[FIGURE 9 OMITTED]
Macropterous male." Unknown.
Brachypterous female (Fig. 1): Similar to brachypterous male in coloration and structure, but apparently larger, total length 3.27. STRUCTURE: Thorax: Hemelytron: Relatively short compared with abdominal length, reaching abdominal segment V. Genitalia (Fig. 9): Anterior medial margin of first gonapophyses highly asymmetrical.
Macropterous female: Similar to brachypterous female in structure and coloration, except for the structure of the thorax as stated in the generic description; total length 4.32.
DISTRIBUTION: Carvalhomiris brachypterus is known from at least two localities at middle elevations in Cundinamarca (Colombia), both of which are very close to Bogota (Fig. 11).
HOSTS: No host plants have been documented for this species.
DISCUSSION: Maldonado and Ferreira (1971) mentioned a macropterous female. I have examined this specimen, which is topotypic with the holotype. Females of C. brachypterus, both macropterous and brachypterous, are very similar to females of C. truncatus. Association with males is necessary in order to correctly identify the specimens.
Maldonado and Ferreira (1971) misinterpreted the structure of the male genitalia. The drawing provided in their paper for the aedeagus (Maldonado and Ferreira, 1971: Fig. 3) illustrated the dorsal portion of the vesica as a separate sclerotized element from the ventral portion of the spicule. They also overlooked the dorsal serrate tubercle of the left paramere because of the ventral orientation of the structure (Maldonado and Ferreira, 1971: Fig. 4). Both characters on the vesica and left paramere are important for species delimitation, and thus are redrawn in this paper to facilitate recognition of C. brachypterus.
HOLOTYPE MALE; COLOMBIA: Cundinamarca: [in] Oak forest, Mosquera, [4.7106[degrees]N 74.23397[degrees]W], 14 Aug 1965, J. A. Ramos, Holotype "Carvalhomiris brachypterus M & F det J. Maldonado C. 1971, 1[male] brachypterous (AMNH_PBI 00175090) (MNRJ).
PARATYPES: COLOMBIA: Cundinamarea: Mosquera, [in] Oak forest, [4.7106[degrees]N 74.23397[degrees]W], 14 Aug 1965, J. A. Ramos, 2[male] brachypterous (AMNH_PBI 00186010, AMNH_PBI 00186229), 1[male] brachypterous (AMNH_PBI 00186249) (USNM).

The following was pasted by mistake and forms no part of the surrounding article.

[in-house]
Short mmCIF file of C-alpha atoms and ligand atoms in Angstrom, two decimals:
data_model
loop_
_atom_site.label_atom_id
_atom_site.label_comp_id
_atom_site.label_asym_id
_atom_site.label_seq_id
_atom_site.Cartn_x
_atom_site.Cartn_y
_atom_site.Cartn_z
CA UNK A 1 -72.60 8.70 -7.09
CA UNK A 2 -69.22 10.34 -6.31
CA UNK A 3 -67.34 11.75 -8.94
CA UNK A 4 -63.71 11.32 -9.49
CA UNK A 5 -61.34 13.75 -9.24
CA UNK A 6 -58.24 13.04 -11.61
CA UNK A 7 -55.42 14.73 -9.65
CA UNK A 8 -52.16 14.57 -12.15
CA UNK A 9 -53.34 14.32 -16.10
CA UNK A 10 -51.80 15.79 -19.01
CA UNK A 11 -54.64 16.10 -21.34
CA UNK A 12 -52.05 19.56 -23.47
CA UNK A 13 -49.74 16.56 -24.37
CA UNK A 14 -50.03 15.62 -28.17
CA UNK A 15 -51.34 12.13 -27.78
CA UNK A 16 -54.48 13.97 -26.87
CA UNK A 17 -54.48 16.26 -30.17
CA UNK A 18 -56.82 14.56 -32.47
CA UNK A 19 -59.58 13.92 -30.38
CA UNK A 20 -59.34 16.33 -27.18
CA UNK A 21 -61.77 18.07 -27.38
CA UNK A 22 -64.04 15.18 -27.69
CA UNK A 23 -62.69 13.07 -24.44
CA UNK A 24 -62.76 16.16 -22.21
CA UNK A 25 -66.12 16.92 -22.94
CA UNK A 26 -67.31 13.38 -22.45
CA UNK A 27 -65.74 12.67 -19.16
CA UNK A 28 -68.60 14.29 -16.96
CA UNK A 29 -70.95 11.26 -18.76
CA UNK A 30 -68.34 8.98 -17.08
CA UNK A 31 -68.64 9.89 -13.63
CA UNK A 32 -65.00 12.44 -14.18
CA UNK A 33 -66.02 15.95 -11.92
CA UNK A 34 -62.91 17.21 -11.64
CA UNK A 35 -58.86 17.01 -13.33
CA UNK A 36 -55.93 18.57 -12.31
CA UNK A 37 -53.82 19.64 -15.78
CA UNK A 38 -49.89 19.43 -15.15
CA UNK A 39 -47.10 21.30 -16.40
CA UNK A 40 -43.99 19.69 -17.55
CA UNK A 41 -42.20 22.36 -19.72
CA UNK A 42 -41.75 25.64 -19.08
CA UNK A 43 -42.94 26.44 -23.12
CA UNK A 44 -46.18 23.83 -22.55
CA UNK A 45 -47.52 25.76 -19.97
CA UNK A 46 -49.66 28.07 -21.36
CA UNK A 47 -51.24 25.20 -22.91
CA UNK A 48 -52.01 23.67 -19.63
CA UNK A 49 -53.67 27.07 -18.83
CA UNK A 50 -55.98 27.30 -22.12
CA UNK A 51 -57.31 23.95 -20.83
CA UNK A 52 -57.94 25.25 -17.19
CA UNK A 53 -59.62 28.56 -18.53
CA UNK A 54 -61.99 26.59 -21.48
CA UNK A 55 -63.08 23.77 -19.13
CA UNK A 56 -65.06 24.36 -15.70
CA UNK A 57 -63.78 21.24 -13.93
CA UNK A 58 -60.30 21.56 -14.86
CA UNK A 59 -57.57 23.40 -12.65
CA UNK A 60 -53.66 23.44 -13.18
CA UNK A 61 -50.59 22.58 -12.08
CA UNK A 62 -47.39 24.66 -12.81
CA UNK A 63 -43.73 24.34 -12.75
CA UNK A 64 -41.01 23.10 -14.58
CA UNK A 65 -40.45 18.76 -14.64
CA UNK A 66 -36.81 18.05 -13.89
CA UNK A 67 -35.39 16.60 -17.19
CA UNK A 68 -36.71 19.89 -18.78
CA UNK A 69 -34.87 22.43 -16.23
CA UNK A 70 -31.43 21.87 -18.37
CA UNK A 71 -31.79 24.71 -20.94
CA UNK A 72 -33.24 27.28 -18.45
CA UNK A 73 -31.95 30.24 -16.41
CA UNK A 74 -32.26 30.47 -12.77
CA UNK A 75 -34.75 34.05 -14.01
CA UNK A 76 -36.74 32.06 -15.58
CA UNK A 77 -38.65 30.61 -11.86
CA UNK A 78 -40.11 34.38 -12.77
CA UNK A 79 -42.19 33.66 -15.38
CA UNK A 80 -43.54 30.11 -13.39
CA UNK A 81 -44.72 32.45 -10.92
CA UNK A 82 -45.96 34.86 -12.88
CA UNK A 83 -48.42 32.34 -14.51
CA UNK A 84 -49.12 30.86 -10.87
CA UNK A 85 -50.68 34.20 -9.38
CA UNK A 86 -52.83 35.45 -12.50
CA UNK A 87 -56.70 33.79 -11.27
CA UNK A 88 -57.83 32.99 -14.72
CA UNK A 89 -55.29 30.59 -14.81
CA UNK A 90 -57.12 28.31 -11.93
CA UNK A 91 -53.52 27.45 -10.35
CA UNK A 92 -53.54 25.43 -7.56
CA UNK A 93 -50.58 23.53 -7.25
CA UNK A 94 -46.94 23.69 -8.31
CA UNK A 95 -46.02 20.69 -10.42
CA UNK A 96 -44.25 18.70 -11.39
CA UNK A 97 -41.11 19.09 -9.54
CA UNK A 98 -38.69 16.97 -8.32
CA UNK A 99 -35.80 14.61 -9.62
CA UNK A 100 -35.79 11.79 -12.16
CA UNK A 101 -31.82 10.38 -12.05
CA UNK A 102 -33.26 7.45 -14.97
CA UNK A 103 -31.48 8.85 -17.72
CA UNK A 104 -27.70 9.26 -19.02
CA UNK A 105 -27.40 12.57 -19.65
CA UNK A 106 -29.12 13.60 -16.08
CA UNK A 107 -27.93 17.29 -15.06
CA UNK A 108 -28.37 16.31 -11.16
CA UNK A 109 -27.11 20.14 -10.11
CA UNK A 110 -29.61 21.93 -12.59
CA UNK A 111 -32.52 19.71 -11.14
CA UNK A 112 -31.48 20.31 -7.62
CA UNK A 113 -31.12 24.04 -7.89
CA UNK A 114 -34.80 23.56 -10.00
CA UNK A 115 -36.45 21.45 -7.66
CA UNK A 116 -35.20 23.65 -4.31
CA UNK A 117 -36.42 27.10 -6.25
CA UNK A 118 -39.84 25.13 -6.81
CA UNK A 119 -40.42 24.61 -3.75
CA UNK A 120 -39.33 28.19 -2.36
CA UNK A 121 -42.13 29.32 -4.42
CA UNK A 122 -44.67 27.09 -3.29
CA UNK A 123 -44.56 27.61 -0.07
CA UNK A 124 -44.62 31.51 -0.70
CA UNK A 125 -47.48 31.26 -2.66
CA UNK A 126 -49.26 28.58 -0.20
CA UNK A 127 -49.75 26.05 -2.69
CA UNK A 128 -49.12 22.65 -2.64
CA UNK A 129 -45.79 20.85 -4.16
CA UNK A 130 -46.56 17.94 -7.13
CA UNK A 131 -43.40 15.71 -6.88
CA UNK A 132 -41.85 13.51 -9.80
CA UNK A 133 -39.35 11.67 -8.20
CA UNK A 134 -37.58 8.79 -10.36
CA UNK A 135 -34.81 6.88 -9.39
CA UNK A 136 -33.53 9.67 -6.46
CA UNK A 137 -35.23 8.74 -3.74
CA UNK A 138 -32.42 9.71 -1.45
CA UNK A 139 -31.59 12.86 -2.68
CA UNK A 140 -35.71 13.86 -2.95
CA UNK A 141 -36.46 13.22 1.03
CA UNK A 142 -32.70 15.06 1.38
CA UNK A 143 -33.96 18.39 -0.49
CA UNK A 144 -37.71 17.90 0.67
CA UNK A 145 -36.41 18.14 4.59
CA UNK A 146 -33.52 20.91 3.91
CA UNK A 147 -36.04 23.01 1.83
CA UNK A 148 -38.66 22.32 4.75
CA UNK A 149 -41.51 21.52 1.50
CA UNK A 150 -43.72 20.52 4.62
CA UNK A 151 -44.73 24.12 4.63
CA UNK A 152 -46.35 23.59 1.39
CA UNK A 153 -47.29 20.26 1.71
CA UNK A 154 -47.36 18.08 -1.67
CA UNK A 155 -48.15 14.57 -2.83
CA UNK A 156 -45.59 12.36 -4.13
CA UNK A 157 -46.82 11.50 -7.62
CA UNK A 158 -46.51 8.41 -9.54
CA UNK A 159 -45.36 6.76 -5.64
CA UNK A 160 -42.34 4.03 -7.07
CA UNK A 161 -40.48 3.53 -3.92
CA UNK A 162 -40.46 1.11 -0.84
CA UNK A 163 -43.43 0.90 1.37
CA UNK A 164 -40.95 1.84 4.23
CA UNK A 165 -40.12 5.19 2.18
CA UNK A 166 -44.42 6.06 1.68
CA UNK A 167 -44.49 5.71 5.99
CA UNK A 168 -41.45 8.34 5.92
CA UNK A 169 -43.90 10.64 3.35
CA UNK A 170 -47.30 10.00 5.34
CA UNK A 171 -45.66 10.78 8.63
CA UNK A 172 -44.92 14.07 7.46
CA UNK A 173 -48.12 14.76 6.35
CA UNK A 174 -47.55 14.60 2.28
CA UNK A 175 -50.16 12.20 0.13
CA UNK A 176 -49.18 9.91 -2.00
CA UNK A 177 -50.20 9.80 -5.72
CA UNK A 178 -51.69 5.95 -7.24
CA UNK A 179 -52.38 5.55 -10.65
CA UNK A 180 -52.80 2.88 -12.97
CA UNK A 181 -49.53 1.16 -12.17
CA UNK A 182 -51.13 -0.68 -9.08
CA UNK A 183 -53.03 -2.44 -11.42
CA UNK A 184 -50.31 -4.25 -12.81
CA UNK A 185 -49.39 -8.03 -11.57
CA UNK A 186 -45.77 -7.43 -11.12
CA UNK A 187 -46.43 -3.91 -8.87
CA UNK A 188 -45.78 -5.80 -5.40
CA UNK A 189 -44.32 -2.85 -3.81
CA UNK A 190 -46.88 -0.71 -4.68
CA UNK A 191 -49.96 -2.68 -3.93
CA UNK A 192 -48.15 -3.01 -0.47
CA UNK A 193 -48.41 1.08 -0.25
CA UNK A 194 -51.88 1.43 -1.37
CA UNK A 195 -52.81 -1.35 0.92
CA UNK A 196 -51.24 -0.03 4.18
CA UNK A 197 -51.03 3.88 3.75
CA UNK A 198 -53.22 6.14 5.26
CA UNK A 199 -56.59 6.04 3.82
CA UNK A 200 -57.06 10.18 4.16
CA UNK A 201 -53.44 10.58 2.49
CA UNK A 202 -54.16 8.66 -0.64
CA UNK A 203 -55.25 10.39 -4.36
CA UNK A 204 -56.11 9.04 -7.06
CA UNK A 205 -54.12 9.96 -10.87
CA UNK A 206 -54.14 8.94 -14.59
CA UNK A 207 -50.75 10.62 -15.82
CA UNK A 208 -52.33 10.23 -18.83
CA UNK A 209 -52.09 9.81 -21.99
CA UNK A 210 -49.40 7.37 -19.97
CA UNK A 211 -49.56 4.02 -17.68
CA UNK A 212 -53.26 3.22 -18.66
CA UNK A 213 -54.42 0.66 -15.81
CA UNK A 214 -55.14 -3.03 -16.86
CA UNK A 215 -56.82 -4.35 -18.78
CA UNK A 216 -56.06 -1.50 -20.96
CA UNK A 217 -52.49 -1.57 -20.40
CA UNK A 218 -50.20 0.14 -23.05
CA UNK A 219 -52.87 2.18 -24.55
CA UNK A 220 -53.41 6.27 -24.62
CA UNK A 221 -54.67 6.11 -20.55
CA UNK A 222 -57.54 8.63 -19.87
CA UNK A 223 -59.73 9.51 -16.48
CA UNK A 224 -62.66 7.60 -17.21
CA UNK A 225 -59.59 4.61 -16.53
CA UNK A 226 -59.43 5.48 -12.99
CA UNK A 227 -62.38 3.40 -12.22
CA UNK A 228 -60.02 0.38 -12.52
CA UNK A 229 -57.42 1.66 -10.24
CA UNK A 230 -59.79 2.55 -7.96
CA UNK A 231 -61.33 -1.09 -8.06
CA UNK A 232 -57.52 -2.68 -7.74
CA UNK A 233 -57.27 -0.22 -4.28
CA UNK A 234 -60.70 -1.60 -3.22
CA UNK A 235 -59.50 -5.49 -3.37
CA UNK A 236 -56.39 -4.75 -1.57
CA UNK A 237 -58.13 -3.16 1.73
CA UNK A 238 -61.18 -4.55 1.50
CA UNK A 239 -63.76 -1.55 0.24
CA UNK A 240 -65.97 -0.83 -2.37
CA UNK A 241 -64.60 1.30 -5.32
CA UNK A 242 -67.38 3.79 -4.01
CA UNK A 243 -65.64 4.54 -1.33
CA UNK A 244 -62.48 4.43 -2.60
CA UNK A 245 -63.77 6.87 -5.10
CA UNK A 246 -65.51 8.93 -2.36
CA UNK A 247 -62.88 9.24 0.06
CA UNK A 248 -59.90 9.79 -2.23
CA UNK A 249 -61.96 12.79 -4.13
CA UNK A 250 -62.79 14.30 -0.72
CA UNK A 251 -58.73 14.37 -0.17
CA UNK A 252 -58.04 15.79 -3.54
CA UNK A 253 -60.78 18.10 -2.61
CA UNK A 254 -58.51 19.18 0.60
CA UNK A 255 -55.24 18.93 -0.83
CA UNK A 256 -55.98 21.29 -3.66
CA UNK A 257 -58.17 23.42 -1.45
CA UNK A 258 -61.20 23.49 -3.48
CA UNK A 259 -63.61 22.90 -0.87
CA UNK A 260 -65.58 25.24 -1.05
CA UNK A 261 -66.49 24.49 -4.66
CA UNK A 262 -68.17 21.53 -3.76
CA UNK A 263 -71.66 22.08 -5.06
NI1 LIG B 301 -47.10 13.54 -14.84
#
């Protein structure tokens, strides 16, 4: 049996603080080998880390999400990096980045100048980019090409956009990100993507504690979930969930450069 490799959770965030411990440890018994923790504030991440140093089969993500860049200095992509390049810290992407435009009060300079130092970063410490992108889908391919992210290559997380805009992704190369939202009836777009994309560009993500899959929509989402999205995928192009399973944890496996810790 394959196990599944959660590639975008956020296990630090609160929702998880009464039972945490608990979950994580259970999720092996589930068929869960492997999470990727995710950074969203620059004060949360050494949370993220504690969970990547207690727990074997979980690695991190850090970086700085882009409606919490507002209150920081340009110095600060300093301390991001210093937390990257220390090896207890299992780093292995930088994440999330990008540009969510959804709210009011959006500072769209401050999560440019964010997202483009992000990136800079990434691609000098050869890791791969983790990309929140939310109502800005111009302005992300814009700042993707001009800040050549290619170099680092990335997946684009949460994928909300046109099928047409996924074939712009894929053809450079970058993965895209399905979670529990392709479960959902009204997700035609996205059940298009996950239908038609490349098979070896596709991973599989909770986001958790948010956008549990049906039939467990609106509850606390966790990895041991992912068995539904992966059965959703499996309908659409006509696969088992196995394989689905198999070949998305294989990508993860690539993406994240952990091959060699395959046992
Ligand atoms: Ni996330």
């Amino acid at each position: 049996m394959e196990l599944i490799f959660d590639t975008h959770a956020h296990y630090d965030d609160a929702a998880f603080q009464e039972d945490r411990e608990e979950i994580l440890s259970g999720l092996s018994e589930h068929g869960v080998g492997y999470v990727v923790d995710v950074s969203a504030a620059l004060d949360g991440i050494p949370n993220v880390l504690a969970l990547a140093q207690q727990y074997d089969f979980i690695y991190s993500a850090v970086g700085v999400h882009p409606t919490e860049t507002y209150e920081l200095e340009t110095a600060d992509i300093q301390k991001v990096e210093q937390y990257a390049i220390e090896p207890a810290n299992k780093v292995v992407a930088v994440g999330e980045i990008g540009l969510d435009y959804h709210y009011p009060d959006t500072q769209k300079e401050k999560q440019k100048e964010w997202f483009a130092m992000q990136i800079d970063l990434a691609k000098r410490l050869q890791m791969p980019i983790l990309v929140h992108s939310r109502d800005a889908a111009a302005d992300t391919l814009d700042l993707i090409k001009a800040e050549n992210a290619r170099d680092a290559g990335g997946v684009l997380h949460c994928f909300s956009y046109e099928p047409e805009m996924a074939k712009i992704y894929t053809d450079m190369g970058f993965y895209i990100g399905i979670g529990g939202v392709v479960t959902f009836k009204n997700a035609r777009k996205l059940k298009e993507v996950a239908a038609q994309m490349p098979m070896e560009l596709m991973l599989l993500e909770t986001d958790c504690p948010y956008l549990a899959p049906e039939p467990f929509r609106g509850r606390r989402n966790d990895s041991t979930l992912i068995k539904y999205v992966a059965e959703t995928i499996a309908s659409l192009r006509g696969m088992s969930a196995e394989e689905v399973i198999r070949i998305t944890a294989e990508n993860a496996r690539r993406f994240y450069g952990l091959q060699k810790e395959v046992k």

OTHER SPECIMENS EXAMINED: COLOMBIA: Cundinamarea: 30 km W of Bogota, Mosquera, [4.7106[degrees]N 74.23397[degrees]W], 1,800 m, Mar 1965, J. A. Ramos, 3[male] brachypterous (AMNH_PBI 0018601l, AMNH_PBI 00186230, AMNH_PBI 00186231) (USNM), 1[female] brachypterous (AMNH_PBI 00186247) (USNM). Mosquera, [in] Oak forest, [4.7106[degrees]N 74.23397[degrees]W], 22 May 1965, J. A. Ramos, 1[male] brachypterous (AMNH_PBI 00196221) (AMNH), 2[female] brachypterous (AMNH_PBI 00302184, AMNH_PBI 00302185) (JTP), 1[male] brachypterous (AMNH_PBI 00186248) (USNM). San Antonio de Tena, [4.61533[degrees]N 74.35269[degrees]W, 1,443 m], Oct 1965, J. A. Ramos, 1[male] brachypterous (AMNH_PBI 00302182) (JTP), 4[male] brachypterous (AMNH_PBI 00186012, AMNH_PBI 00186235-AMNH_PI 100186237) (USNM), 2[female] (AMNH_PBI 00246764, AMNH_PBI 00246765) (TAMU), 7[female] brachypterous (AMNH_PBI 00186240-AMNH_PBI 00186246) (USNM); 09 Oct 1965, J. A. Ramos, 1[male] brachypterous (AMNH_PBI 00196222) (AMNH), 2[male] brachypterous (AMNH_PBI 00317041, AMNH_PBI 00317042) (CNC), 3[male] brachypterous (AMNH_PBI 00186232-AMNH_PBI 00186234) (USNM), 1[female] brachypterous (AMNH_PBI 00302183) (JTP), 2[female] brachypterous (AMNH_PBI 00186238 AMNH_PBI 00186239) (USNM).
Carvalhomiris truncatus, sp. nov.
Figures 1; 2B, D, F, H; 3B-D, F, H; 4A; 5-9; 10A, B, D, H; 11
Carvalhomiris brachypterus: Schuh, 1976: 6, 9, Fig. 16 [misidentification, pretarsus].
DIAGNOSIS: Recognized by the relatively moderate size (table 1); anterior lobe of pronotum nearly fiat; apex of hemelytron rounded on brachypterous specimens (Fig. 1); right margin of phallotheca with preapical margin rounded, smooth (Fig. 5); vesica with apex of dorsal portion hooked, strongly curved to the left, base relatively narrow; ventral portion of vesica about two times as long as dorsal portion, reaching caudal margin of phallotheca, tapering and expanded towards the apex (Fig. 5); right paramere with ventral prolongation straight, directed caudad, apex not bifurcated but with a small preapical spine, apical margin interrupted medially by a large, nearly truncate process (Fig. 6); left paramere with a large, serrate tubercle caudad to dorsal sensory area, apex with a small rounded ventral process, and preapical ventral area with a nearly flat area of very small spicules (Fig. 6); and by the highly asymmetrical anterior medial margin of the first gonapophysis.
As mentioned above for C. brachypterus, C. truncatus is easily distinguished from C. bifurcatus by the straight and caudally directed ventral portion of the right paramere, and the relatively larger size. Brachypterous male and females specimens of C. truncatus can be distinguished from C. bifurcatus by the rounded apex of the hemelytron. Carvalhomiris truncatus is most similar to C. brachypterus in size, coloration, structure of parameres, and the vesica. Carvalhomiris truncatus is easily distinguished from C. brachypterus by the large, nearly truncate medial process on the apical margin of the right paramere; by the larger serrate process on the left paramere, which is smaller in C. brachypterus; and by the strongly left-hooked apex of the dorsal portion of the spicule, which is straight in C. brachypterus.